For example, while the DASH diet is routinely recommended for the management of hypertension, “it’s nonsense to say everyone should be on a low-sodium diet to reduce blood pressure,” she says. “For many people, salt has no impact on blood pressure. Multiple genes contribute to whether any one person will develop high blood pressure. Several genetic pathways are implicated in hypertension, including those related to vasoconstriction, dilation, glucose and insulin metabolism, vascular health and nitric oxide production. Without addressing these, you’re not solving the problem.”
Genetic information also allows practitioners to recommend lifestyle interventions in an efficient, directed way. While exercise is generally beneficial for everyone, genetics can inform which approaches are most effective, says Hausman-Cohen. For example, research links high BDNF with significantly slower cognitive decline, she says. If a patient genetically does not make the mature form of BDNF, intense, aerobic exercise—shown to convert the immature form of BDNF to the mature form—becomes ten times more important.
6. Targeted, highly specific supplement protocols. Like diet and lifestyle, supplement regimens aren’t one-size-fits-all. Genetic information helps practitioners develop personalized plans tailored to individual patients.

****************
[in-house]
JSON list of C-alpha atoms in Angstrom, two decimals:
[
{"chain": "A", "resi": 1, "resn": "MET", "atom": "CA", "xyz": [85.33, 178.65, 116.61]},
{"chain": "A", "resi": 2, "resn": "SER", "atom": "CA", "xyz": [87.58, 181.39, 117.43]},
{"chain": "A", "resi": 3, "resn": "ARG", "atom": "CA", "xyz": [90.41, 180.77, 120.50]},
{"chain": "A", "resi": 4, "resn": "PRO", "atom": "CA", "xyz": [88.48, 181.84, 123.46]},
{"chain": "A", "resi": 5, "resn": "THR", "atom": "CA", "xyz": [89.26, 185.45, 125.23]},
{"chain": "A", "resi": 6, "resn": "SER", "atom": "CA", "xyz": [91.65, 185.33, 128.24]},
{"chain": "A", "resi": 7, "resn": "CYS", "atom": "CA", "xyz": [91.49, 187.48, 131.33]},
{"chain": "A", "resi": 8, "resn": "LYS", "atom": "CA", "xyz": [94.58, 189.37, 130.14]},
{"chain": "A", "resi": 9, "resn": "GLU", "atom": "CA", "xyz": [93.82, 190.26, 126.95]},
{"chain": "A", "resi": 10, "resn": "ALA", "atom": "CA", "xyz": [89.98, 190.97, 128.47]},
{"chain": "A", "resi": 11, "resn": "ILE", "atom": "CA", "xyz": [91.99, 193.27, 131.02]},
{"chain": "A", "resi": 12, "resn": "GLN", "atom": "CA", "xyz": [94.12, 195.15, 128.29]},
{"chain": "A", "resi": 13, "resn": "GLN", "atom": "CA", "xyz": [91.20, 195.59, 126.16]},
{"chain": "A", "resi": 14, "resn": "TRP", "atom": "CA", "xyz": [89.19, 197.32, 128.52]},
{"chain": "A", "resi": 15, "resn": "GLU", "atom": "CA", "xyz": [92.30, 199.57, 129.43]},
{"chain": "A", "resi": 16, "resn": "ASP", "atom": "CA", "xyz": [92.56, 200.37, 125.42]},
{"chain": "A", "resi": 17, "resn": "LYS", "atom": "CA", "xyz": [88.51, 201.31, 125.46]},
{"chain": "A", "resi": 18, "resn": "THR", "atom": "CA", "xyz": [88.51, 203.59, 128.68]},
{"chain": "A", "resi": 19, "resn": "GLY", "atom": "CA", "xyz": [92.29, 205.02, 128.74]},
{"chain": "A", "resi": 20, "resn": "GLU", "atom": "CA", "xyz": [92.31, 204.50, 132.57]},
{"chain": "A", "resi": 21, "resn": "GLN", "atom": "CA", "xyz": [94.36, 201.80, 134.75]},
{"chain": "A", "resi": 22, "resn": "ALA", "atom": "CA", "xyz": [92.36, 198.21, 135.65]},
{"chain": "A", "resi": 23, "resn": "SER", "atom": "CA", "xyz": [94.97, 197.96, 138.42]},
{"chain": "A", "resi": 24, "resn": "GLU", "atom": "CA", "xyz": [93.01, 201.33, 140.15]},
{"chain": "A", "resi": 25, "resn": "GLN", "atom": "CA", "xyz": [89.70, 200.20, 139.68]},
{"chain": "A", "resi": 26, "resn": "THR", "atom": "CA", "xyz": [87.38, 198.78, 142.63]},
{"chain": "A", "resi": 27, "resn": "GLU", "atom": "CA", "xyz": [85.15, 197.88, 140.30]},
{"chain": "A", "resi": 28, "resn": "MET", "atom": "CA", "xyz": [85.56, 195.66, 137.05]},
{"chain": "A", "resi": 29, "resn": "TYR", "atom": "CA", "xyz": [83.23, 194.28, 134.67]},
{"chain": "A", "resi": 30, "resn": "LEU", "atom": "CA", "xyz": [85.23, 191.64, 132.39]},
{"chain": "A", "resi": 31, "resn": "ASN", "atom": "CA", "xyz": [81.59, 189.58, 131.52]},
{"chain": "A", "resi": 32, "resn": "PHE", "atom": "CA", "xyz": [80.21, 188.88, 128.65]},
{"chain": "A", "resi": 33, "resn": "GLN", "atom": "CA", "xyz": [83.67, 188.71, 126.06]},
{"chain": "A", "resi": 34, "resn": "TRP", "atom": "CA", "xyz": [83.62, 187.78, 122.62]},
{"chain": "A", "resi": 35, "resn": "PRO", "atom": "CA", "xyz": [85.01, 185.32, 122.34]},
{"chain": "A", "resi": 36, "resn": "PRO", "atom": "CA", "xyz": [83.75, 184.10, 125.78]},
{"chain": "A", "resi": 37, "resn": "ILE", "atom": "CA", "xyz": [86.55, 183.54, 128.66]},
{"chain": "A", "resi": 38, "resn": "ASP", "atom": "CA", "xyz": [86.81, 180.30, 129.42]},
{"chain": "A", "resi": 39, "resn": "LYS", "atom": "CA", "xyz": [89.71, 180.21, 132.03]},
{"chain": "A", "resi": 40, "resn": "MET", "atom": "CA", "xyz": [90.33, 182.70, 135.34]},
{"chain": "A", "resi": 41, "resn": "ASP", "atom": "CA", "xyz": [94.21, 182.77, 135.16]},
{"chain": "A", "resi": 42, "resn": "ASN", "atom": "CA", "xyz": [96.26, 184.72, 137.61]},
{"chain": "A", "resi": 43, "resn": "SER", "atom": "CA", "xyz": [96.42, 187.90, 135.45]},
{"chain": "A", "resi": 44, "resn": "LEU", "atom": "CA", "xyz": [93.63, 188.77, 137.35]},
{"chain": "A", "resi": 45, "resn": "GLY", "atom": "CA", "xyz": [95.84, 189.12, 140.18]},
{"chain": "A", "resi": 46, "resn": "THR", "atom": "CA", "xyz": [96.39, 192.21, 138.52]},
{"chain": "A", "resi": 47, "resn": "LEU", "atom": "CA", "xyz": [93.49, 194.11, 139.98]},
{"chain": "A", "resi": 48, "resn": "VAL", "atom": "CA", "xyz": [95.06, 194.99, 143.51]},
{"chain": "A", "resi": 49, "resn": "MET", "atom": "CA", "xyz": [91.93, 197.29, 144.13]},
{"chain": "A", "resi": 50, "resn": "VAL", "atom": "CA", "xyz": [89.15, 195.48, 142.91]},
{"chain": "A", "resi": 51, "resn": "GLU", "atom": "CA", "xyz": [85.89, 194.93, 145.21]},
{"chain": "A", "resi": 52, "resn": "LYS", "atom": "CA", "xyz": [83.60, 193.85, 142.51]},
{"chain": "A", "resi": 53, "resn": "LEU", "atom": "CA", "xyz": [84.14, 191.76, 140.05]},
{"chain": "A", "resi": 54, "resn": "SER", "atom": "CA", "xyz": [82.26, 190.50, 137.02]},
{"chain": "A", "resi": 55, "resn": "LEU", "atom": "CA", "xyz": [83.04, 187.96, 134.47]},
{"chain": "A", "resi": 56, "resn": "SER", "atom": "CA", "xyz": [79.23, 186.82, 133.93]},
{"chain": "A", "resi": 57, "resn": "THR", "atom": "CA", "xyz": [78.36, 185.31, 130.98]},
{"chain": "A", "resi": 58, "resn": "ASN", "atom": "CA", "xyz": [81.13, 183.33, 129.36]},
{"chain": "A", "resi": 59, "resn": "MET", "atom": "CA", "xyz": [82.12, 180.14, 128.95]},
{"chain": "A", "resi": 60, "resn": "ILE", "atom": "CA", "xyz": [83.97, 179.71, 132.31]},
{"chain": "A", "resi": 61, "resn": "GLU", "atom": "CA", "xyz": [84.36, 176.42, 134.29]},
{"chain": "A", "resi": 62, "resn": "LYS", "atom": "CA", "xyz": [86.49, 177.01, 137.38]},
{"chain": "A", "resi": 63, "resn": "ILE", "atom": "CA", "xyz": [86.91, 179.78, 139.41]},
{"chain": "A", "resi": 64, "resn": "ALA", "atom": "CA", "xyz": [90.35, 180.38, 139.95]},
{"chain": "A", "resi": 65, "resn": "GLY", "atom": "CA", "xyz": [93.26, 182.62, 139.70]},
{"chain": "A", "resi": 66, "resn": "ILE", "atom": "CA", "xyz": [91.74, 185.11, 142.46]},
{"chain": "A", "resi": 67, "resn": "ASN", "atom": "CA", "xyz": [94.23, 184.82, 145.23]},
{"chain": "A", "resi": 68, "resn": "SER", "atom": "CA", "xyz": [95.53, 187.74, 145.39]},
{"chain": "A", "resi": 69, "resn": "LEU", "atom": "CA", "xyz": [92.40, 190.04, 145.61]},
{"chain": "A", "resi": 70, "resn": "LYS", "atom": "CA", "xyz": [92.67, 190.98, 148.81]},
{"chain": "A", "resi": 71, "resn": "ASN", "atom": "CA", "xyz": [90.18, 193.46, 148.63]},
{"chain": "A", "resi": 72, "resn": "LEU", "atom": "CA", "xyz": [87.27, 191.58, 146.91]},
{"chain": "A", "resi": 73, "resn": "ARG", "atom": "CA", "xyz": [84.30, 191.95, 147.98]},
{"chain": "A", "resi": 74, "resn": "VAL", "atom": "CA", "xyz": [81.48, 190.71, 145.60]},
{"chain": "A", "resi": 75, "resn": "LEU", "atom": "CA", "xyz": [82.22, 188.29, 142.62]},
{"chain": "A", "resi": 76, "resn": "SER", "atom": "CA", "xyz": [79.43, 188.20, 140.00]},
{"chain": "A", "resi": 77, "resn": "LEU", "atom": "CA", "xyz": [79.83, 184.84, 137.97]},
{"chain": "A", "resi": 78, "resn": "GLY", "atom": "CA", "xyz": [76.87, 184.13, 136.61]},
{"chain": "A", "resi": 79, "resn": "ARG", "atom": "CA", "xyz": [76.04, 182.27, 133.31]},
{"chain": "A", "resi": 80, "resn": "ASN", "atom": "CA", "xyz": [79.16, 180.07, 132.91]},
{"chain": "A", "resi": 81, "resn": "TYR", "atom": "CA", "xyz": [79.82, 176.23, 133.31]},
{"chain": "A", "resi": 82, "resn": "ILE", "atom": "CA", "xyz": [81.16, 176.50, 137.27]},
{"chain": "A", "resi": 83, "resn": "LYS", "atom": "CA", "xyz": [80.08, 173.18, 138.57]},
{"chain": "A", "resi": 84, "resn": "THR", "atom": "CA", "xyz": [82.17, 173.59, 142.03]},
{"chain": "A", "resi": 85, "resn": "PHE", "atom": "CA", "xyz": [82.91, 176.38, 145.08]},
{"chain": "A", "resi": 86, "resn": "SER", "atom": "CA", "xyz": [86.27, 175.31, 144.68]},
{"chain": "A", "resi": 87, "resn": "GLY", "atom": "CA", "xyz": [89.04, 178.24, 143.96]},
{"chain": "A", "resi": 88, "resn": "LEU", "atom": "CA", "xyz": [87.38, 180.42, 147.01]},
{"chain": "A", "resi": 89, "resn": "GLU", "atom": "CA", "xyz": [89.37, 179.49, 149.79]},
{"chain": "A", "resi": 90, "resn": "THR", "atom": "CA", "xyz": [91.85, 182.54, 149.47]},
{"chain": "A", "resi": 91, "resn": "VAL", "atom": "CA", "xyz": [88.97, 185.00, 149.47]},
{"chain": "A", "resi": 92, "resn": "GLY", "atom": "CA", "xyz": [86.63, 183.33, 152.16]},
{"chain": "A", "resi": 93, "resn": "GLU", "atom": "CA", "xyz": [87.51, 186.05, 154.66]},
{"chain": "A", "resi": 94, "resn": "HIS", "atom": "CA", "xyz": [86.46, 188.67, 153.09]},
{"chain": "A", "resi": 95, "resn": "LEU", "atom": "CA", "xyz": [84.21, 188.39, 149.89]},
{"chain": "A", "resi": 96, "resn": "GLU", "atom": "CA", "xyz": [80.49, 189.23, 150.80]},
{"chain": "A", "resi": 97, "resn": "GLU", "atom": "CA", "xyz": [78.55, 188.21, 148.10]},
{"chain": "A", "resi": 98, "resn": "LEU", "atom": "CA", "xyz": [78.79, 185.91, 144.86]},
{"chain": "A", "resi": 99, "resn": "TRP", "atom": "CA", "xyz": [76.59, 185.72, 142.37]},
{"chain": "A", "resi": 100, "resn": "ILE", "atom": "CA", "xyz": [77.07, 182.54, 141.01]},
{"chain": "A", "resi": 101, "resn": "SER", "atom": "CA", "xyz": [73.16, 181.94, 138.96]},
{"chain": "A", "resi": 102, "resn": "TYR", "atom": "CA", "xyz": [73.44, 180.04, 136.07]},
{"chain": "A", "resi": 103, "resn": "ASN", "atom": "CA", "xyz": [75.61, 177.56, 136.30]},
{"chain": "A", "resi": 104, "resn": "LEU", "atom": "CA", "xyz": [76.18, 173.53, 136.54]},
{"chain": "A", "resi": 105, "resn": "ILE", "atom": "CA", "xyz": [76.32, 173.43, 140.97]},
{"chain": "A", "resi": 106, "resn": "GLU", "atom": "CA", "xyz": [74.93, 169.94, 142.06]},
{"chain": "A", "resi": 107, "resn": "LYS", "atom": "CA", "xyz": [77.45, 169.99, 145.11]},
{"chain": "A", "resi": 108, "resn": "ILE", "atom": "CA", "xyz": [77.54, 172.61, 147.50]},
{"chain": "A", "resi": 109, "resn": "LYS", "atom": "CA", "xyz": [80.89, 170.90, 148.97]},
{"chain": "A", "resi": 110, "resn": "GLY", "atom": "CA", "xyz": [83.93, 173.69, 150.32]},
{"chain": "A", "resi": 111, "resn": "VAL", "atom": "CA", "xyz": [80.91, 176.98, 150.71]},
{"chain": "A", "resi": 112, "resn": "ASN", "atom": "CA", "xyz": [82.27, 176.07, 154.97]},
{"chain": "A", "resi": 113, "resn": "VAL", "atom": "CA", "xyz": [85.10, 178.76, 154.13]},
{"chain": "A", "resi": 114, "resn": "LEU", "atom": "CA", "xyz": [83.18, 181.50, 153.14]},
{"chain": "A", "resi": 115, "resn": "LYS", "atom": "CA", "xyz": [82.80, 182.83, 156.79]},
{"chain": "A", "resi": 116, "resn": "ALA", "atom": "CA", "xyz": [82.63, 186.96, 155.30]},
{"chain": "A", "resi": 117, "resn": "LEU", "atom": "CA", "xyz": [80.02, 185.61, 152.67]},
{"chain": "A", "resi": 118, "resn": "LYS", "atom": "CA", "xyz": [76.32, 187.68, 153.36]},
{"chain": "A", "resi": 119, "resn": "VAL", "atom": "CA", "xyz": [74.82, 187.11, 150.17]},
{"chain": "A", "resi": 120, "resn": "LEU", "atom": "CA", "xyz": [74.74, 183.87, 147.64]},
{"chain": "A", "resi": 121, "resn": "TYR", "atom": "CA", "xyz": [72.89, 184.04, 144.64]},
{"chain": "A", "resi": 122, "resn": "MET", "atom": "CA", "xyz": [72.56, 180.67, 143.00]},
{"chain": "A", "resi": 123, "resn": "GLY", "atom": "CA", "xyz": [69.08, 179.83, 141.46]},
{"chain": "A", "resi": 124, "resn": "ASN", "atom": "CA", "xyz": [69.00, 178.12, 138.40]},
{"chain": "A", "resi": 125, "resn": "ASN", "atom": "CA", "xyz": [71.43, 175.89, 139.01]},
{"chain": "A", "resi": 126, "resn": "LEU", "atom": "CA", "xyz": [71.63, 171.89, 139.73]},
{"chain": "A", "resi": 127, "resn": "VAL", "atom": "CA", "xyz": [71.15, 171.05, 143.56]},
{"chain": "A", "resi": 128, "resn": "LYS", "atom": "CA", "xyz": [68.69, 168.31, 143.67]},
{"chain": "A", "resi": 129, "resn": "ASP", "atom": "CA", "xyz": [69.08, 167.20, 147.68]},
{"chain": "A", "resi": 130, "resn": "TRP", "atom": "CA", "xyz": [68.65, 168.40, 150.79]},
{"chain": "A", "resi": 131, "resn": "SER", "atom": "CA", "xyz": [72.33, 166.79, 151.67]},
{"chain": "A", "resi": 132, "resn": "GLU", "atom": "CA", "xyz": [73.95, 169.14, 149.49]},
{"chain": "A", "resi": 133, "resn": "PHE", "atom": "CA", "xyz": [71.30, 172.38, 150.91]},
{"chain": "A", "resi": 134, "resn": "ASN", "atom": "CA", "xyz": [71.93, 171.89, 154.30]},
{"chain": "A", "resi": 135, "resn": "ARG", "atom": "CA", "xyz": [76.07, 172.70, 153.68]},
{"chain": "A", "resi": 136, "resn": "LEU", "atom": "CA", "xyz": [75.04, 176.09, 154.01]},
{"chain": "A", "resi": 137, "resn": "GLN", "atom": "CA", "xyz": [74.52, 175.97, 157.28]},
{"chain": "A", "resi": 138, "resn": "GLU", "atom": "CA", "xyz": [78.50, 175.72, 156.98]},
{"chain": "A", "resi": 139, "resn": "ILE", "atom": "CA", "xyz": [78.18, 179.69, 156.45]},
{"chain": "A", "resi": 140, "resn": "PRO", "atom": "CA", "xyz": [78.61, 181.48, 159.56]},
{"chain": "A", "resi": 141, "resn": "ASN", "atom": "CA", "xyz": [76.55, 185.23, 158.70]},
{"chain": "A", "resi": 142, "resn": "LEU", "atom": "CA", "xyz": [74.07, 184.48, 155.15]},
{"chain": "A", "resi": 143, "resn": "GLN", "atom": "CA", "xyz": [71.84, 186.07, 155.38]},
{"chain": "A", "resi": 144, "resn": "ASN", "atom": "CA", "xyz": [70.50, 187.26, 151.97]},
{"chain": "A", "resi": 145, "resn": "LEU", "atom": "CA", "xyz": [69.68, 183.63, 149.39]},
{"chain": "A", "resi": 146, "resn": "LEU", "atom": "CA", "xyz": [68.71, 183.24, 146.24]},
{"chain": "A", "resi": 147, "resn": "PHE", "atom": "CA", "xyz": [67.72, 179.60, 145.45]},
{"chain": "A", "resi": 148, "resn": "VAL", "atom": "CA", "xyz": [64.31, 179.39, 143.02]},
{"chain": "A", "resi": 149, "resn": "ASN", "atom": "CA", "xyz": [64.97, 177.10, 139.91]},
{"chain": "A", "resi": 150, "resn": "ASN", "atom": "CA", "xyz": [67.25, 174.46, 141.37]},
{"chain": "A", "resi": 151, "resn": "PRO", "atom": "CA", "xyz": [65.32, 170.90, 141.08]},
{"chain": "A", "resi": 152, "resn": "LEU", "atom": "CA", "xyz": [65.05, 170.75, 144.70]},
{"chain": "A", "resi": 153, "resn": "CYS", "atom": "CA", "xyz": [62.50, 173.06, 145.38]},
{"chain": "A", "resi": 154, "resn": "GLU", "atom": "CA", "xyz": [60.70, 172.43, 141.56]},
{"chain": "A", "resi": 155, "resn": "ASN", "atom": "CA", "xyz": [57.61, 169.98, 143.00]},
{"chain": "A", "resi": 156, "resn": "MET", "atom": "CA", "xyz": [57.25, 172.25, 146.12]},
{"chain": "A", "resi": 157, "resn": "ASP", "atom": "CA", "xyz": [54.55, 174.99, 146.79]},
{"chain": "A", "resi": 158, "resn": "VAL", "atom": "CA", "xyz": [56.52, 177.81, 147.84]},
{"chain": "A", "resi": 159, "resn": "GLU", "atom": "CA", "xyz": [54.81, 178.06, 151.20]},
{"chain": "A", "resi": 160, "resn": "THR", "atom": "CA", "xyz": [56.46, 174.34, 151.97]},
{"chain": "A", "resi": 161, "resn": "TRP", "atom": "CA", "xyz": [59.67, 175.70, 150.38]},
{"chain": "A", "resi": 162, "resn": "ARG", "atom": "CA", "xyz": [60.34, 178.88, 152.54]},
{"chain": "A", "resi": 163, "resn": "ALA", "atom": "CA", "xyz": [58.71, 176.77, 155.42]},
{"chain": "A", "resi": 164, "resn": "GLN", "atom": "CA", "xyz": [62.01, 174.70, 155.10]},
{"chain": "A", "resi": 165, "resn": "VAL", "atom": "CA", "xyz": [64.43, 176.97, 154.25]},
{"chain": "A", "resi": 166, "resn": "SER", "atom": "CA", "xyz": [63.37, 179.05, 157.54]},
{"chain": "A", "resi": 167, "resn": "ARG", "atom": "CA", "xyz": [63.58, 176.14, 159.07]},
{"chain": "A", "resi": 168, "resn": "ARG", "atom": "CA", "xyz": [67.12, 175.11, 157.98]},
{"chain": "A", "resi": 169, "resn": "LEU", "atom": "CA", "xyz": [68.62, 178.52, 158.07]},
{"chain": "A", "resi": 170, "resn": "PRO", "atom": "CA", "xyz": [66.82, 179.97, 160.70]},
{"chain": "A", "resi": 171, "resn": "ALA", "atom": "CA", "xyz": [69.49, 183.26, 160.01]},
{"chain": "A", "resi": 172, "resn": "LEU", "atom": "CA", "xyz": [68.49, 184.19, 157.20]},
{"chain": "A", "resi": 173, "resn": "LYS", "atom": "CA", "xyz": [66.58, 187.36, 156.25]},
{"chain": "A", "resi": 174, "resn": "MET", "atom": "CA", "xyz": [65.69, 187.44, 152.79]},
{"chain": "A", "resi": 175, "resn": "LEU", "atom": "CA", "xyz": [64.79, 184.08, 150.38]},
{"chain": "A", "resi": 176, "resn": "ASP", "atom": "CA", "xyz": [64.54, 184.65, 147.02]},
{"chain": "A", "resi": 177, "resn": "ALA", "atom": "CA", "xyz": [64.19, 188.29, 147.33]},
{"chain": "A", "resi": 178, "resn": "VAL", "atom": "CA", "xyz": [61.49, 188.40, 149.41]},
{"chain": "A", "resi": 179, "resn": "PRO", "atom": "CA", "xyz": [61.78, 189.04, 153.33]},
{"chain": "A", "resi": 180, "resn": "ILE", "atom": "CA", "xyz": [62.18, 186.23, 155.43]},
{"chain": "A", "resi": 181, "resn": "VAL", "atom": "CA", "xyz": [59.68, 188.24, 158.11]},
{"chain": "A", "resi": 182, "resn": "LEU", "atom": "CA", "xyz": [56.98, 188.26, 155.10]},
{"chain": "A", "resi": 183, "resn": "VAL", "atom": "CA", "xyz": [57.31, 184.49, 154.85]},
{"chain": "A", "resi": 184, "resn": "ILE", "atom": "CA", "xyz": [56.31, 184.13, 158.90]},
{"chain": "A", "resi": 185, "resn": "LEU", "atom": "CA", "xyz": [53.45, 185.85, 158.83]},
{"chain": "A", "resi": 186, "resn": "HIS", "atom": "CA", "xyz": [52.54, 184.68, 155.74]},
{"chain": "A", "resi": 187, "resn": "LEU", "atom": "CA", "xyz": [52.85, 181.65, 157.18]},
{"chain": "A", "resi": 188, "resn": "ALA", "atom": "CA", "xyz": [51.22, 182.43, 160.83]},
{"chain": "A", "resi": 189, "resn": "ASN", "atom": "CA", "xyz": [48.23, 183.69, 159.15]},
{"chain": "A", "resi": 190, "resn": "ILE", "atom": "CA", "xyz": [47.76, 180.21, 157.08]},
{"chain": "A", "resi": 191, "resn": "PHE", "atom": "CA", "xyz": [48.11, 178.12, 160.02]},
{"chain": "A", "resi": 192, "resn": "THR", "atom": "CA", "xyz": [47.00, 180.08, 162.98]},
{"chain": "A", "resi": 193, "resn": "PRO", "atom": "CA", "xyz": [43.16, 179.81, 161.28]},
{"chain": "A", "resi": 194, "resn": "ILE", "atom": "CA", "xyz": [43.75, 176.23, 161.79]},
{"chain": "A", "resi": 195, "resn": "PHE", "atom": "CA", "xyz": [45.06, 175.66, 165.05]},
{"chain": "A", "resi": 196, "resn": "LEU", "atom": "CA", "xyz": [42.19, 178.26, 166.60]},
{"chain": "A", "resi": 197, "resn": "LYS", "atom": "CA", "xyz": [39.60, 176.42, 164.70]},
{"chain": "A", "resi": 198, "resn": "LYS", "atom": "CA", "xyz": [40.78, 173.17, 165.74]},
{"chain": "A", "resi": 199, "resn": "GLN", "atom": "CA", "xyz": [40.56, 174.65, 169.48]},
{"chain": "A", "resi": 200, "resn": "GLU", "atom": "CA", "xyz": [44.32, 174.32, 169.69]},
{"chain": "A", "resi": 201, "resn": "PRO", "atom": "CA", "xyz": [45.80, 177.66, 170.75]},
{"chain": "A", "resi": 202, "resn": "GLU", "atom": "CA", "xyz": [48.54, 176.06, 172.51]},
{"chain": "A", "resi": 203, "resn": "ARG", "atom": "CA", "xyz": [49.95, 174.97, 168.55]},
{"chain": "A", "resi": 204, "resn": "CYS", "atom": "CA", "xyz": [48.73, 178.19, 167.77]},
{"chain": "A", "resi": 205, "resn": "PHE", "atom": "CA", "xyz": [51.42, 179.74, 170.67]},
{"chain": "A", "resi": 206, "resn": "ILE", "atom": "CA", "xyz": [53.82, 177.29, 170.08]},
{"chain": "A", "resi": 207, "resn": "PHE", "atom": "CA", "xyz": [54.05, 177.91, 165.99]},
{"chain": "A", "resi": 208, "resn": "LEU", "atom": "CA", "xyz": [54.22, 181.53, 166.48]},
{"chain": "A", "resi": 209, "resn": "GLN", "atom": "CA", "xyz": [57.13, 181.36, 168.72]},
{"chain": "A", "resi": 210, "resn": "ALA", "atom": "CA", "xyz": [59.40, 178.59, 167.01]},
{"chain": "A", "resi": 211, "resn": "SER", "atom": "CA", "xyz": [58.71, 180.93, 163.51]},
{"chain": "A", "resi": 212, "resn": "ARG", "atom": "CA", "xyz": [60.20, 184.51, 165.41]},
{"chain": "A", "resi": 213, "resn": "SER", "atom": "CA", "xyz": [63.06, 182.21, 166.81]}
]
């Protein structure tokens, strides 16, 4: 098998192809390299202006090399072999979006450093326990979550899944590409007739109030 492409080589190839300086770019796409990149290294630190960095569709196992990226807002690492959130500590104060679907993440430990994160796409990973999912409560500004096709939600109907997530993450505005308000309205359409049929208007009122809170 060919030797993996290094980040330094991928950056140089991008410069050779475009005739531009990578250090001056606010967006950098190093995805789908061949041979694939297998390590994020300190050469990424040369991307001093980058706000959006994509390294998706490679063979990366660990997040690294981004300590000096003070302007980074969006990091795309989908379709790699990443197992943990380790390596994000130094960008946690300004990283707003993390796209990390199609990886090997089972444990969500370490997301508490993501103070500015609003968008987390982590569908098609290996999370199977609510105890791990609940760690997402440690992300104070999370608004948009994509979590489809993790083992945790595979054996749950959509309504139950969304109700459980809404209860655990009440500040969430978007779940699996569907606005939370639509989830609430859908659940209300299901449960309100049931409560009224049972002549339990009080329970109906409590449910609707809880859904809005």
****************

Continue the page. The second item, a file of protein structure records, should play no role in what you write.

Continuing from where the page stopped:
“Using genomics, we can get much more specific with supplements,” says Hausman-Cohen. “We might say ‘inflammation increases the risk of cognitive decline.’ But that’s too broad. That’s like saying ‘antibiotics kill bacteria.’ What antibiotics? What bacteria? You have to choose anti-inflammatories based on what kind of genomics and what kind of inflammation the person has.”
For example, some of the main types of inflammation associated with cognitive decline are TNF-a, IL-1 alpha, IL-1 beta, CRP and IL-6. “If you know a patient has the TNF-a SNPs linked with cognitive decline, you’re going to want to use the anti-inflammatories that best lower TNF-a and cross into the brain, such as lion’s mane or aloe polymannose complex,” she says “If a patient has cognitive decline because they have IL6 issues, you need something different—omega-3s, quercetin and sulforaphane have been shown to lower IL6 and help cognitive decline.”
7. More successful outcomes, with minimal trial and error. Genetic testing can provide crucial information about a patient’s unique makeup, allowing practitioners to identify underlying causes and focus on the most effective and efficient interventions.
“A trial-and-error approach is costly, in terms of time and money,” says Joffe. “More dangerous is the incredibly high psychological cost. A patient may be desperate to change. We might try something for three weeks. That doesn’t work, so we try something else, and then that doesn’t work. Every time a treatment fails, they feel more and more hopeless and devastated.”
Knowing a patient’s genetic profile can reveal root causes, direct practitioners to targeted interventions that minimize trial and error. “Genetics helps us shorten treatment time and get a successful outcome so much faster,” says Joffe. “Trying to solve a complex condition without genetic data is like having one arm tied behind your back. Without genetics, we’re missing valuable information about our patients and how they respond to the world around them.”